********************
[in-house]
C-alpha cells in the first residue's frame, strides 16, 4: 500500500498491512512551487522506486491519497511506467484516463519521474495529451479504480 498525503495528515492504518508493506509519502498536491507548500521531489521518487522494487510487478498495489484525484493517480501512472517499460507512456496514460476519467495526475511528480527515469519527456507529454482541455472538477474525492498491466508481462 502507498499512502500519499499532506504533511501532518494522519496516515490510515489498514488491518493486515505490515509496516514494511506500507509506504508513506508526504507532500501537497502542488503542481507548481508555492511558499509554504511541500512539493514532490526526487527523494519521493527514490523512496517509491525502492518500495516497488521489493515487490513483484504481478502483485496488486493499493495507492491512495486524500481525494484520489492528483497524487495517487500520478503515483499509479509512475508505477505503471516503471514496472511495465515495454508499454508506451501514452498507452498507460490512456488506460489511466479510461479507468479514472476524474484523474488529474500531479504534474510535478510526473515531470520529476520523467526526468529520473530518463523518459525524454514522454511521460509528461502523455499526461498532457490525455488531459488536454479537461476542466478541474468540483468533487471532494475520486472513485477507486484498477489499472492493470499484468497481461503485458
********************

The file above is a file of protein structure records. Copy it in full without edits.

[in-house]
C-alpha cells in the first residue's frame, strides 16, 4: 500500500498491512512551487522506486491519497511506467484516463519521474495529451479504480 498525503495528515492504518508493506509519502498536491507548500521531489521518487522494487510487478498495489484525484493517480501512472517499460507512456496514460476519467495526475511528480527515469519527456507529454482541455472538477474525492498491466508481462 502507498499512502500519499499532506504533511501532518494522519496516515490510515489498514488491518493486515505490515509496516514494511506500507509506504508513506508526504507532500501537497502542488503542481507548481508555492511558499509554504511541500512539493514532490526526487527523494519521493527514490523512496517509491525502492518500495516497488521489493515487490513483484504481478502483485496488486493499493495507492491512495486524500481525494484520489492528483497524487495517487500520478503515483499509479509512475508505477505503471516503471514496472511495465515495454508499454508506451501514452498507452498507460490512456488506460489511466479510461479507468479514472476524474484523474488529474500531479504534474510535478510526473515531470520529476520523467526526468529520473530518463523518459525524454514522454511521460509528461502523455499526461498532457490525455488531459488536454479537461476542466478541474468540483468533487471532494475520486472513485477507486484498477489499472492493470499484468497481461503485458